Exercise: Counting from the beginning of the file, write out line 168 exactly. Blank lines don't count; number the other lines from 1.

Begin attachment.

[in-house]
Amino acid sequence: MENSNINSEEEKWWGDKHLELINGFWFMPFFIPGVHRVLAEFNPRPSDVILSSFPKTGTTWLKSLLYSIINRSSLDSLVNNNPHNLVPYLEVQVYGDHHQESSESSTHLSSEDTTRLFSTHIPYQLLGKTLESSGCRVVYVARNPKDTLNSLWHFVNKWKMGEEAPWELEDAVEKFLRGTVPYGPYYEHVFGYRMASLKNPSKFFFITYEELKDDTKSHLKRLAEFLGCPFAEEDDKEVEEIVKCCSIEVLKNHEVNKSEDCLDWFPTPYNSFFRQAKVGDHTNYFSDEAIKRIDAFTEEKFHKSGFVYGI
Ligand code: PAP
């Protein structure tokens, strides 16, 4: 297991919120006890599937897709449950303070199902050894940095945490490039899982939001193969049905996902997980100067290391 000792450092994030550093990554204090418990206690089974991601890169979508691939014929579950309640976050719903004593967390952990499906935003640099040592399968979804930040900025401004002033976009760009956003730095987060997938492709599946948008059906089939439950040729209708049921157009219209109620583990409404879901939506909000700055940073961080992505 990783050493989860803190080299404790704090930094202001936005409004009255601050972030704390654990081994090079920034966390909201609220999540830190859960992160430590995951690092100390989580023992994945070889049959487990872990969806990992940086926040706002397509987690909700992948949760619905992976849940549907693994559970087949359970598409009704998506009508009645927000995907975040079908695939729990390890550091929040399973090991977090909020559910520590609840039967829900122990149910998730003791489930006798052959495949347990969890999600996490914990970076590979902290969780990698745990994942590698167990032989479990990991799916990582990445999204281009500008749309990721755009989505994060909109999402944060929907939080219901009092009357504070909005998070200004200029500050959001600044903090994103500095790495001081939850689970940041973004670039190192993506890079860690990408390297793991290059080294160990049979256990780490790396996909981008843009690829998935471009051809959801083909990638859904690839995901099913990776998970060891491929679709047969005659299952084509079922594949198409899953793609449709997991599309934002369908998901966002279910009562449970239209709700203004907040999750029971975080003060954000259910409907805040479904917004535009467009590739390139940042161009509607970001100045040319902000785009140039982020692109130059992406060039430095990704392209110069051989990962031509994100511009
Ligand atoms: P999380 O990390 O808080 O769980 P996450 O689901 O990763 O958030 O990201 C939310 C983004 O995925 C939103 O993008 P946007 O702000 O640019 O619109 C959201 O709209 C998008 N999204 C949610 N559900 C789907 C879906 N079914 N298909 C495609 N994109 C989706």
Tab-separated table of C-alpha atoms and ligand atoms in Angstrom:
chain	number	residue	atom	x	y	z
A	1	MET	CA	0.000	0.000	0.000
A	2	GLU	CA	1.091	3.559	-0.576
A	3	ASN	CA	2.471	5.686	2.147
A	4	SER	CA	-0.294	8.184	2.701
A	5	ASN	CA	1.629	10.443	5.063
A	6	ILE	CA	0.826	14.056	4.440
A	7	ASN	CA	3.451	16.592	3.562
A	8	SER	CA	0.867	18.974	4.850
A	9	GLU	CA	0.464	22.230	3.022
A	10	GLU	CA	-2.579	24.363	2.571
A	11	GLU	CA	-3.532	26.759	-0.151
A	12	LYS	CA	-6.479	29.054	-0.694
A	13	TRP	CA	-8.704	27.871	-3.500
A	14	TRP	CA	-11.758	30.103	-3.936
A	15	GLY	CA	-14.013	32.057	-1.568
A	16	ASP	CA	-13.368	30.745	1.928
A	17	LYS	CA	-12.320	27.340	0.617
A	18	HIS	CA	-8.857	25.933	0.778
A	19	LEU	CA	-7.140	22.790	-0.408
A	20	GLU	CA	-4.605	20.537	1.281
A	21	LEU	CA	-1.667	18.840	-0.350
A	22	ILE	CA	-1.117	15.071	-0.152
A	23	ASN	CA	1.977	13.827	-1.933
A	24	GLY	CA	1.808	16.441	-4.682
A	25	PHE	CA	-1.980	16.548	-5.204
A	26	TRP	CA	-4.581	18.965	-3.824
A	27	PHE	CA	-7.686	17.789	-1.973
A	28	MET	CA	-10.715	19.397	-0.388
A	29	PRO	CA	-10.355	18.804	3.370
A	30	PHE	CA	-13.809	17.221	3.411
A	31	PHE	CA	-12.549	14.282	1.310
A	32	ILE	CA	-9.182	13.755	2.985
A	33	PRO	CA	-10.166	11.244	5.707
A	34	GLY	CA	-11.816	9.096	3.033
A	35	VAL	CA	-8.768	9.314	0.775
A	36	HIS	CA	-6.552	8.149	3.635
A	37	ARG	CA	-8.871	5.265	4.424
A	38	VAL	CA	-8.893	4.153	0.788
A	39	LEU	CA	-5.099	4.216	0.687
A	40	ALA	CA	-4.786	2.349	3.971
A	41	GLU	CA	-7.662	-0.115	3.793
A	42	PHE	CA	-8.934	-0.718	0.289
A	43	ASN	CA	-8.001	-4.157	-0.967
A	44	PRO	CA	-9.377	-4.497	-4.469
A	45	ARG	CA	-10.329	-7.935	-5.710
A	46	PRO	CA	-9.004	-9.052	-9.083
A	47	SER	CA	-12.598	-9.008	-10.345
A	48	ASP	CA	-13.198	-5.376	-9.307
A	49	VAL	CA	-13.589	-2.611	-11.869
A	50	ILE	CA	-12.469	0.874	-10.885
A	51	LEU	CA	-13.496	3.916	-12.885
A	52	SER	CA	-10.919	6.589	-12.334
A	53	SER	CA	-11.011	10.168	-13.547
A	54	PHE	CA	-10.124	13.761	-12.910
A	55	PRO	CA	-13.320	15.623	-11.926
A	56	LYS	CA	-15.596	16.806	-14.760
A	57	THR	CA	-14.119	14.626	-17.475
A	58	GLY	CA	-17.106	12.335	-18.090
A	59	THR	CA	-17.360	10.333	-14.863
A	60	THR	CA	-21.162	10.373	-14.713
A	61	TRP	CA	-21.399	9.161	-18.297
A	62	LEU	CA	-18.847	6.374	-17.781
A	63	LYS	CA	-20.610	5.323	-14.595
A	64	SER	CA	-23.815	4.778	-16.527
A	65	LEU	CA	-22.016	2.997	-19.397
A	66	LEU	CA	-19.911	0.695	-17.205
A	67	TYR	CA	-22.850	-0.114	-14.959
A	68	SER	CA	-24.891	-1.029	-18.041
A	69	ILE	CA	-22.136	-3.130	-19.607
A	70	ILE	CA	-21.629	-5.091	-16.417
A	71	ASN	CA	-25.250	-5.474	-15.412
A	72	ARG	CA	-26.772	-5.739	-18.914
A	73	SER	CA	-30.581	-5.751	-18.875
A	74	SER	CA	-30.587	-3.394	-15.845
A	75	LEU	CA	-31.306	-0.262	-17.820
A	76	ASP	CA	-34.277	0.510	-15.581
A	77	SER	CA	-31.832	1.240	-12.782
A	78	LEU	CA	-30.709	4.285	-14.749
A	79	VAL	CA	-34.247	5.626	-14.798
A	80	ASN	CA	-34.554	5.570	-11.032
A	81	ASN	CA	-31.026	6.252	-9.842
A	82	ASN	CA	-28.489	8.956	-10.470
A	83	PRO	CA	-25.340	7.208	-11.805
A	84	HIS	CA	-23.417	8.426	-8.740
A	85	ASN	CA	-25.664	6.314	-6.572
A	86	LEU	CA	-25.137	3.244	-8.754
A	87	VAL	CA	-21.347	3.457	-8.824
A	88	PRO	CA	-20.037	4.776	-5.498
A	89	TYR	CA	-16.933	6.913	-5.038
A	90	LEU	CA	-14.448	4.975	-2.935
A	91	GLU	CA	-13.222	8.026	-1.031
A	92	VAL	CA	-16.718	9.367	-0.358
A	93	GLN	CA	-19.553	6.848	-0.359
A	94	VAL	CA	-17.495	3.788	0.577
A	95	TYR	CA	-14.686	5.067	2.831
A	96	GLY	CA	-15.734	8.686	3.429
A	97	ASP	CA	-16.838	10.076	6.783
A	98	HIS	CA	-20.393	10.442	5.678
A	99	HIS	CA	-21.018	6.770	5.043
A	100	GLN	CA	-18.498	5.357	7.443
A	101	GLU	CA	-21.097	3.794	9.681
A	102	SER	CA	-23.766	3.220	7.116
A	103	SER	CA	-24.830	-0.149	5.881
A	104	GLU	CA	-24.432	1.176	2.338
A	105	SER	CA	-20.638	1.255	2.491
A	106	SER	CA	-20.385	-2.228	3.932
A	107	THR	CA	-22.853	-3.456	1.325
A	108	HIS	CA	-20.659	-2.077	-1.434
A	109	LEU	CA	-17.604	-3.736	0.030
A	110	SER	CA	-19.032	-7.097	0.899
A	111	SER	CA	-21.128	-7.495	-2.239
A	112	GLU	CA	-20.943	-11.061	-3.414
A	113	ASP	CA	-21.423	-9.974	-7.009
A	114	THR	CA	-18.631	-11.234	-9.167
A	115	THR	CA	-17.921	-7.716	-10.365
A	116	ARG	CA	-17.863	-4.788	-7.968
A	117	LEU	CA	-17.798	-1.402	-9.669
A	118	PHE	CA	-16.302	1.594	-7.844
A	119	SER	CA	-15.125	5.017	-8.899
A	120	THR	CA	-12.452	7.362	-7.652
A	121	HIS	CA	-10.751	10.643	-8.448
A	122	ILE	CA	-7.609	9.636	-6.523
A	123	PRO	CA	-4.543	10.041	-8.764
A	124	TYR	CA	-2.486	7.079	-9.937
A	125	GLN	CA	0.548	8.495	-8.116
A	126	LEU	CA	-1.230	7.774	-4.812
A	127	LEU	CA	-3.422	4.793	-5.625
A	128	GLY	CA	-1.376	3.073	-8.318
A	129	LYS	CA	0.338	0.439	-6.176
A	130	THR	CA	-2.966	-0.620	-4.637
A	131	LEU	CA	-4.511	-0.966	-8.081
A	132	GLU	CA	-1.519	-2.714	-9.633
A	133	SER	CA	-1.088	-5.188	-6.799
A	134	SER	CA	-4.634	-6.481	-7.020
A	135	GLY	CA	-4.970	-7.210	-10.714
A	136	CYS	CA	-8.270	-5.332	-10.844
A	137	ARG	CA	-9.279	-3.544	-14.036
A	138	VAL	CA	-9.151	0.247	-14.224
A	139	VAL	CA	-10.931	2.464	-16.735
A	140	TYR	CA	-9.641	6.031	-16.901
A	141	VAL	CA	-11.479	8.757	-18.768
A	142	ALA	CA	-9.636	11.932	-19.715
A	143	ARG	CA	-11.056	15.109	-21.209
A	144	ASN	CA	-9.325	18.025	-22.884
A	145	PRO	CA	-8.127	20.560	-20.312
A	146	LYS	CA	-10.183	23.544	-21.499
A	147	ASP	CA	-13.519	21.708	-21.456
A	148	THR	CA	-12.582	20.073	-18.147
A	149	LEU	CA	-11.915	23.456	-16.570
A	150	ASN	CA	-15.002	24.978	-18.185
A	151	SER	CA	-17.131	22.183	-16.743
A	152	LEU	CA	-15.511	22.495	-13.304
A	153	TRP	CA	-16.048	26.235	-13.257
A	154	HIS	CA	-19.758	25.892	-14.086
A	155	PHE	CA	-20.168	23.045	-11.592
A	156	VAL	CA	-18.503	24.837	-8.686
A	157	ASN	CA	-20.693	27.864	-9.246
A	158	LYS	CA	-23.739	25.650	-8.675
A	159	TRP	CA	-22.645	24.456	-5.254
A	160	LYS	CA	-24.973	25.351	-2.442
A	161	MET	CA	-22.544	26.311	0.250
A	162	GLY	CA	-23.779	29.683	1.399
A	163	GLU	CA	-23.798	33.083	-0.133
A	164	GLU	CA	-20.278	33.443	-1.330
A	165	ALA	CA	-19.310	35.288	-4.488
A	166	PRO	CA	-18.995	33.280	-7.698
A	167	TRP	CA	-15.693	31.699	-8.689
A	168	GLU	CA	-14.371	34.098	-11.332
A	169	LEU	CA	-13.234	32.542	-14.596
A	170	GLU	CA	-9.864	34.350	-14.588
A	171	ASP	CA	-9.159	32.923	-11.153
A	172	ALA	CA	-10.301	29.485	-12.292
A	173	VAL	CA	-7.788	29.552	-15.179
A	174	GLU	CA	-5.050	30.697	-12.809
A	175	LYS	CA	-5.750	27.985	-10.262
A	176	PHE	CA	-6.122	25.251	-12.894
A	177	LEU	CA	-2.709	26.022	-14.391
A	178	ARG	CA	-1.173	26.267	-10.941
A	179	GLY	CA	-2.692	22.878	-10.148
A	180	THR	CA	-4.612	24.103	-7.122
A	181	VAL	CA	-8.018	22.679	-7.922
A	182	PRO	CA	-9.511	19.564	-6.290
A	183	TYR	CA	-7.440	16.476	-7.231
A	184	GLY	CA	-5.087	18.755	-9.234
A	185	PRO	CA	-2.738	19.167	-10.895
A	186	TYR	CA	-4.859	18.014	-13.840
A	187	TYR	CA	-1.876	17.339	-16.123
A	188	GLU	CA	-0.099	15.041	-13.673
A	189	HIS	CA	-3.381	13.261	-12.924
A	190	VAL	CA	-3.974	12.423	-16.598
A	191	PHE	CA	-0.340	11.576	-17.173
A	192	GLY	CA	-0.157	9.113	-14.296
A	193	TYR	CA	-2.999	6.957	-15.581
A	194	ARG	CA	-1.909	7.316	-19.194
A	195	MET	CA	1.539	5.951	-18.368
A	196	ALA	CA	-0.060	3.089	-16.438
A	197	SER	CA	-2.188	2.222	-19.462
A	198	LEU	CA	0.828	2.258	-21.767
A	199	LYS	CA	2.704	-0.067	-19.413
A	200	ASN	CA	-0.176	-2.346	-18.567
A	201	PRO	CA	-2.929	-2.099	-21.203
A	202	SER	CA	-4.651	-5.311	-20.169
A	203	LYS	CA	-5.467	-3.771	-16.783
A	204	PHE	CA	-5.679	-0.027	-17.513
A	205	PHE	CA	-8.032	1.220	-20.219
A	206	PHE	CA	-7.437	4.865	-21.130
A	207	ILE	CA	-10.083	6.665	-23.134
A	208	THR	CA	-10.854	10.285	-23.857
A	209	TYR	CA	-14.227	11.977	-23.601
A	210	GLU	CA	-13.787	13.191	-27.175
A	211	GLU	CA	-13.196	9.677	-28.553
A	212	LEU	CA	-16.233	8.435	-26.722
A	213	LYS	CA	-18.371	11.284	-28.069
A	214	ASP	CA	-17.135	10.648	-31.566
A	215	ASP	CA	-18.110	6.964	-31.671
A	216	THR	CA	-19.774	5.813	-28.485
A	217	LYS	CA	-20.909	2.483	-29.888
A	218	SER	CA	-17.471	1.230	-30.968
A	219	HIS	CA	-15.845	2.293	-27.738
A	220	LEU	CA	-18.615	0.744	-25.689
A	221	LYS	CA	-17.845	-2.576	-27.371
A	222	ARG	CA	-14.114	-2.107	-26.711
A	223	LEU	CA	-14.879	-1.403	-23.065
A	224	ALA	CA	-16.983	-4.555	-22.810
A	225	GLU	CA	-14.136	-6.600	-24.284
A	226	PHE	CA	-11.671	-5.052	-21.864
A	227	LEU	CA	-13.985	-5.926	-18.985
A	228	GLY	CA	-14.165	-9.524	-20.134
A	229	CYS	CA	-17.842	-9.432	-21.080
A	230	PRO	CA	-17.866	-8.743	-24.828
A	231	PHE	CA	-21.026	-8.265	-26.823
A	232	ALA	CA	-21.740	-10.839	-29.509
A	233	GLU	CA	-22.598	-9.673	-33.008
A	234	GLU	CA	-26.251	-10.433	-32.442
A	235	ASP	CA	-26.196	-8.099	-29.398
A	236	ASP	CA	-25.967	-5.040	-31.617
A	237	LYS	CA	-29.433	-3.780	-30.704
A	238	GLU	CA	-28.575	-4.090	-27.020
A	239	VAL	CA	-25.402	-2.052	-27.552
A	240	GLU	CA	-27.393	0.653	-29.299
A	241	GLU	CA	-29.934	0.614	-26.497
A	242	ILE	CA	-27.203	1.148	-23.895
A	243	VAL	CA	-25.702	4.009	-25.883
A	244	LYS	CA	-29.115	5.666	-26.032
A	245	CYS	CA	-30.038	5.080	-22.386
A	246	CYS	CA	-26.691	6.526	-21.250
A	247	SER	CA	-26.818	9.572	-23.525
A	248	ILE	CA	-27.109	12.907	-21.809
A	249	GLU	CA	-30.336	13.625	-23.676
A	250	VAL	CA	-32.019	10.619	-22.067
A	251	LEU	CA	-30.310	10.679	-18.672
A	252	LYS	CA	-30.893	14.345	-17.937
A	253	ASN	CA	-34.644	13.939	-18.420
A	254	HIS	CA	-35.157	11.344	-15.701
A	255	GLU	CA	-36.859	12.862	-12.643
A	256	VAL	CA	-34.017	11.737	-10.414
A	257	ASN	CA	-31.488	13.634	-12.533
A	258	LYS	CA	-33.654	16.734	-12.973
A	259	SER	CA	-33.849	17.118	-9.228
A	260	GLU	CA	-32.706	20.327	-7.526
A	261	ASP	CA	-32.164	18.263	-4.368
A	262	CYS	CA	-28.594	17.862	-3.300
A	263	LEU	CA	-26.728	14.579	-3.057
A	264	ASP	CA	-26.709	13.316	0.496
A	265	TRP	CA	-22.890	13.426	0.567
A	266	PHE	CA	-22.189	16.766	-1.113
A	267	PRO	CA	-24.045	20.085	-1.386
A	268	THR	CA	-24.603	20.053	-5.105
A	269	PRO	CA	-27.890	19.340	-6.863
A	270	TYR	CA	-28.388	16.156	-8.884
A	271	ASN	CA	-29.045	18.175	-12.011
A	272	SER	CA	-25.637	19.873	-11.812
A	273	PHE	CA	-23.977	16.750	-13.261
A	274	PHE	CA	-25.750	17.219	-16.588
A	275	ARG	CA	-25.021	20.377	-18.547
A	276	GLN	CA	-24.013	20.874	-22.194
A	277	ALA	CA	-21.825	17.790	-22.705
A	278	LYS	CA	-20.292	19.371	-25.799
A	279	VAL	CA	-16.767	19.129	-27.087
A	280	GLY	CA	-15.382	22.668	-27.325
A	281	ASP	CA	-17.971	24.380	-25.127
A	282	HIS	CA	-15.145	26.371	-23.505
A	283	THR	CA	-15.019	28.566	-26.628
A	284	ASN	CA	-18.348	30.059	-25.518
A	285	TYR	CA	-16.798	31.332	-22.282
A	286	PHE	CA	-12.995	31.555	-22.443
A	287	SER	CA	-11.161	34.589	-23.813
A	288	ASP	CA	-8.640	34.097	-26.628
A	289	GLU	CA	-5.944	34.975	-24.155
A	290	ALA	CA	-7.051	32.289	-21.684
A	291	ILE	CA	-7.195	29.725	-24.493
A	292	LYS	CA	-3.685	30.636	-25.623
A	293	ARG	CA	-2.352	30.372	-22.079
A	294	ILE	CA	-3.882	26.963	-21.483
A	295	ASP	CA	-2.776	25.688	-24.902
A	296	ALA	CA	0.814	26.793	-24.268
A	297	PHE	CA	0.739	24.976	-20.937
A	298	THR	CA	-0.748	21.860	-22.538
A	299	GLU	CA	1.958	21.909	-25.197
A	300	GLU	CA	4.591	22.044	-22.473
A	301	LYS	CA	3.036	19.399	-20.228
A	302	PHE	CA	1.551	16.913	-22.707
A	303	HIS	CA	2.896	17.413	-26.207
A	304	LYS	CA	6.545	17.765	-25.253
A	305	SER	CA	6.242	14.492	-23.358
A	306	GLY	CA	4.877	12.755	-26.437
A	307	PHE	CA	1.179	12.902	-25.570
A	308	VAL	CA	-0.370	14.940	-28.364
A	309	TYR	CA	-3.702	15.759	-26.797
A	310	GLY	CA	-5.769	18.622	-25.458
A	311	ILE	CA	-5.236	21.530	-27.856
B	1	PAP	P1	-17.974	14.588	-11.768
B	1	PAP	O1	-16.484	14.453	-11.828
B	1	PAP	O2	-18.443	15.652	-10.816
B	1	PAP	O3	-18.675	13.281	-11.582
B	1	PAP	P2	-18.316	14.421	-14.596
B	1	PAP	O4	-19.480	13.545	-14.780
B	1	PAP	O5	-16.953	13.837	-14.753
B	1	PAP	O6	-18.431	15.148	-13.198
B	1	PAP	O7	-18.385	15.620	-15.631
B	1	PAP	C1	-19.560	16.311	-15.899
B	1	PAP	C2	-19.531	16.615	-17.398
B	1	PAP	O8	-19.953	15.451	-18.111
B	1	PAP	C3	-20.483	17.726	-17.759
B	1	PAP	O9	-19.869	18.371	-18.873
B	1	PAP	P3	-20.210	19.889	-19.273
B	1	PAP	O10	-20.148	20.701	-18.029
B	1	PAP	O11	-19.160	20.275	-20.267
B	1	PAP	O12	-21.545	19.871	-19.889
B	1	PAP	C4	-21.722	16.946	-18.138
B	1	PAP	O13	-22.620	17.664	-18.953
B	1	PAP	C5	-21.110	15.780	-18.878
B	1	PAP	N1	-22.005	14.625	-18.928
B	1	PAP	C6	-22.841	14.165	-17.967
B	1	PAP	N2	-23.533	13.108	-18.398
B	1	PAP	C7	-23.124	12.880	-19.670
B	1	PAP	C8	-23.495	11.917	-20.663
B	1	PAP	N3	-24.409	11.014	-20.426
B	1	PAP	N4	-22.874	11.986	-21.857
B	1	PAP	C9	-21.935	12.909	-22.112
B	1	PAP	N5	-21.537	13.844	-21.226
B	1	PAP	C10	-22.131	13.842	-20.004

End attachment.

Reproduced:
A	161	MET	CA	-22.544	26.311	0.250